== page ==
How can I stop slumping in my chair?
March 19, 2015 10:48 AM   Subscribe

I have a terrible habit of slumping down in my faux-leather chair at work. No matter how often I catch myself and sit up straight, a few minutes later I'm sliding back down. I really hate this because it makes me look like a schlub, especially when the boss comes to my desk. I've actually considered putting some kind of rubber mat on the seat to keep my butt from sliding, but rejected this as unavoidably bizarre. Short of buying a new, more friction-y chair, is there anything I can do to stop this habit?
posted by Enemy of Joy to Health & Fitness (16 answers total) 11 users marked this as a favorite
 
Maybe one of those support cushion things? A frictiony one? These sort of things.
posted by Wretch729 at 10:51 AM on March 19, 2015


I used to slouch a lot too. I thought I had a laziness problem.

Until I started to lift weights in gym (nothing heavy, just enough to make me slightly stronger). Now I automatically sit up straight. It just feels a lot more comfortable that way. That's the way our muscles are build, I guess, and if we start to strengthen them, we can actually use them.

So consider getting a few weights - chest press, working on back muscles?
posted by moiraine at 10:54 AM on March 19, 2015 [3 favorites]


Sit on a yoga ball. If you feel doofy doing it at work, practice at home while watching TV or reading.
posted by Metroid Baby at 11:01 AM on March 19, 2015


Seconding lifting weights. I found deadlifts helped my posture -- both sitting and standing -- a lot.
posted by bradf at 11:17 AM on March 19, 2015 [1 favorite]


Try the different adjustments on you chair. You might find one that's not conducive to slumping.
posted by Harald74 at 11:18 AM on March 19, 2015


Get yourself a good waist slimmer undershirt. It'll encourage good posture when sitting and standing, and provide extra support. Plus, it'll make you look thinner! Bonus!
posted by erst at 11:24 AM on March 19, 2015


Definitely weights and yoga will be helpful. In the meantime, there is a Fitbit-type of wearable device called the Lumo that will vibrate when you slouch, giving instant feedback.
posted by barnone at 11:35 AM on March 19, 2015 [2 favorites]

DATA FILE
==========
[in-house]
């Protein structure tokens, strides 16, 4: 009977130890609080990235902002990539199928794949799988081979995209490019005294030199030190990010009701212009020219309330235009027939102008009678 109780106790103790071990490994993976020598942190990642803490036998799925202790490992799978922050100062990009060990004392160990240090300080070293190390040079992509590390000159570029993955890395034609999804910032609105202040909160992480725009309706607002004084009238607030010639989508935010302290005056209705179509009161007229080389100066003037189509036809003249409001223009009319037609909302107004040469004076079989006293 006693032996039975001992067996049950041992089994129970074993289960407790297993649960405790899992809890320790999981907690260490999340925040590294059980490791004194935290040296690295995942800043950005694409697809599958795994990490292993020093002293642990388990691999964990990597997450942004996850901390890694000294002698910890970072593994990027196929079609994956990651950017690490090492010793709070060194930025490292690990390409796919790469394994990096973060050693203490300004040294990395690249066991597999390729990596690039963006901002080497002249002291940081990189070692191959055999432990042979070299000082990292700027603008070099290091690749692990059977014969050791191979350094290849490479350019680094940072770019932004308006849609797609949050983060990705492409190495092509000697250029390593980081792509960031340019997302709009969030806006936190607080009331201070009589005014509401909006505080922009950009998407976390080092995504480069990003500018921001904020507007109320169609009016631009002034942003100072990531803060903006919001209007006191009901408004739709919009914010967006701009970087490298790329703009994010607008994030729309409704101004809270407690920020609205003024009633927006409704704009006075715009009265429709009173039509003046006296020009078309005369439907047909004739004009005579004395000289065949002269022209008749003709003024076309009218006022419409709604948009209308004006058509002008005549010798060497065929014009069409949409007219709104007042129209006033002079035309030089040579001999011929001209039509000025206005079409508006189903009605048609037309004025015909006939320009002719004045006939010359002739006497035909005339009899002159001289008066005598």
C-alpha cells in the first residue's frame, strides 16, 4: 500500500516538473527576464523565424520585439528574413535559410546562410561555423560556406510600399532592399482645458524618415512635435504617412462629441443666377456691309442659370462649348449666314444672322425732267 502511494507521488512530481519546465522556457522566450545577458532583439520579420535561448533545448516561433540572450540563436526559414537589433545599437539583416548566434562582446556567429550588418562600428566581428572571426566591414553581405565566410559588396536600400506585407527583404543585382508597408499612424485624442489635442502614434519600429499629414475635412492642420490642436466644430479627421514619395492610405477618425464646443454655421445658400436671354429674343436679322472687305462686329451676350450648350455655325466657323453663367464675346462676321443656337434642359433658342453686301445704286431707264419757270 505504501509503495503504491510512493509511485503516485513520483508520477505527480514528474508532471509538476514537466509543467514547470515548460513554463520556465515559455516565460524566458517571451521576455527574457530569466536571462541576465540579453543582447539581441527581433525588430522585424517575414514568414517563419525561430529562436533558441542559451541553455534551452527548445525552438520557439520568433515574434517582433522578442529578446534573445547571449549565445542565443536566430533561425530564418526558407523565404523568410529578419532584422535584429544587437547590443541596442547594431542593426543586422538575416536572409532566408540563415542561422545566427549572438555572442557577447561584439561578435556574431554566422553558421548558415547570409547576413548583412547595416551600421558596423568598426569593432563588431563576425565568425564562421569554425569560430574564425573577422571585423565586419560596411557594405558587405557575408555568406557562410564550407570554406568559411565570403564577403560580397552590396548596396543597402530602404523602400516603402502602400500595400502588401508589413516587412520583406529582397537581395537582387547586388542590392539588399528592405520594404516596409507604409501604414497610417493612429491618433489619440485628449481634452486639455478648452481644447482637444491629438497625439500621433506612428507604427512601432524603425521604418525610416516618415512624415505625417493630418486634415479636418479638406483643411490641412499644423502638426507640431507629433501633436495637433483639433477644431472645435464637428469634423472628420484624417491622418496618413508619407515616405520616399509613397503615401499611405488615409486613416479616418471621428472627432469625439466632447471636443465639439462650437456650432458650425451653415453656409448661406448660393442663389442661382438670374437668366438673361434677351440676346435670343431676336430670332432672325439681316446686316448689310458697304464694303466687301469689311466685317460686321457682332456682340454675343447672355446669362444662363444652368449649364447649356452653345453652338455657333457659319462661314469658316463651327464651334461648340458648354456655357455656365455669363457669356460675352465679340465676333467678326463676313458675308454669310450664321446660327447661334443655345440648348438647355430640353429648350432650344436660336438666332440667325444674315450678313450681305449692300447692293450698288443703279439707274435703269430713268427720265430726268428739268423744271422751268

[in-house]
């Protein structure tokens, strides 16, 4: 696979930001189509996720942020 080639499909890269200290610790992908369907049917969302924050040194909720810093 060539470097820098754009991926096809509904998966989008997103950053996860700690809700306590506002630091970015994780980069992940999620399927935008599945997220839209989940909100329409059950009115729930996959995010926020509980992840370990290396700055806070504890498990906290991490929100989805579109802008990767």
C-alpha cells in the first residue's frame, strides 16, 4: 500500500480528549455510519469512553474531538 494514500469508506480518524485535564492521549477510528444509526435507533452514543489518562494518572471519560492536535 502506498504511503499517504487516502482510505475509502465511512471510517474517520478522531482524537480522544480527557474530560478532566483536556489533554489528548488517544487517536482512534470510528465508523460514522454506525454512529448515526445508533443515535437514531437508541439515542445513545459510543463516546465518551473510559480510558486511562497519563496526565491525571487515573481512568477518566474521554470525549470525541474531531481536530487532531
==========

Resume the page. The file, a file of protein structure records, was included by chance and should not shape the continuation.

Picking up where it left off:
I put a pillow behind my back when I want to sit up straight, usually when I am typing a lot or because slumping is starting to cause my back to ache. I use a regular bed pillow, but you could get something more discreet for work.
posted by wrabbit at 11:54 AM on March 19, 2015 [1 favorite]


There's a product called "Backjoy" that's a sort of molded plastic that you stick on your seat and sit on. It provides support in your back posture and naturally helps you sit up straight.

I've got one and it's helped immensely with sitting up straight.
posted by Karaage at 11:56 AM on March 19, 2015 [1 favorite]


Great info, thanks everyone!
posted by Enemy of Joy at 12:41 PM on March 19, 2015


Perhaps getting a foot rest could help?
posted by gemutlichkeit at 12:47 PM on March 19, 2015 [1 favorite]


I just bought a neat little product called Lumo Lift that you wear on your shirt and it buzzes when you slouch. I haven't started using it yet, but it has a training mode that gradually decreases the amount of time you're allowed to slouch. I'm a sucker for gadgets.
posted by Dragonness at 12:48 PM on March 19, 2015


It might be more extreme than what you're interested in, but a convertible standing desk would do the trick. A few people around here have gotten these and love them. I'm going to get one.
posted by LowellLarson at 1:32 PM on March 19, 2015 [3 favorites]


Another vote for stretches, weights and exercise.

I had a shoulder injury in 2013 that eventually led me to a physical therapist. Part of her work with me was getting me to recognize that I'd dealt with shoulder pain by gradually pulling my shoulders forward, over time retraining my trunk in the opposite way it should rest: with chest out and shoulders pulled slightly back. It takes a bit of practice to get in the habit of doing this--your chest will probably feel tight when you first start paying attention to it--but the more you do it, the more second nature it becomes.

Some relevant range-of-motion starting point exercises are here. If you have good insurance, it might be really worth it to ask for a physical therapy consult (for reals--PT was some of the best preventive medicine I've ever experienced). My insurance brought my copay down to about $30/session.
posted by late afternoon dreaming hotel at 4:31 PM on March 19, 2015


>I've actually considered putting some kind of rubber mat on the seat to keep my butt from sliding, but rejected this as unavoidably bizarre.

This doesn't sound bizarre at all to me. People in office environments do all sorts of things to their chairs to make them more comfortable. If I saw that someone had put something on his or her seat I wouldn't think twice about it.
posted by sam_harms at 5:12 PM on March 19, 2015 [1 favorite]


A bit counterintuitive, but I find that tipping the seat far forward, so you're sitting downhill with your hips much higher than your knees, will prevent slouching. It puts more of the effort of keeping you upright on your feet and legs, with the back of the chair acting to keep your back straight. This'll only work if you have an adjustable desk chair.
posted by coppermoss at 6:54 PM on March 19, 2015


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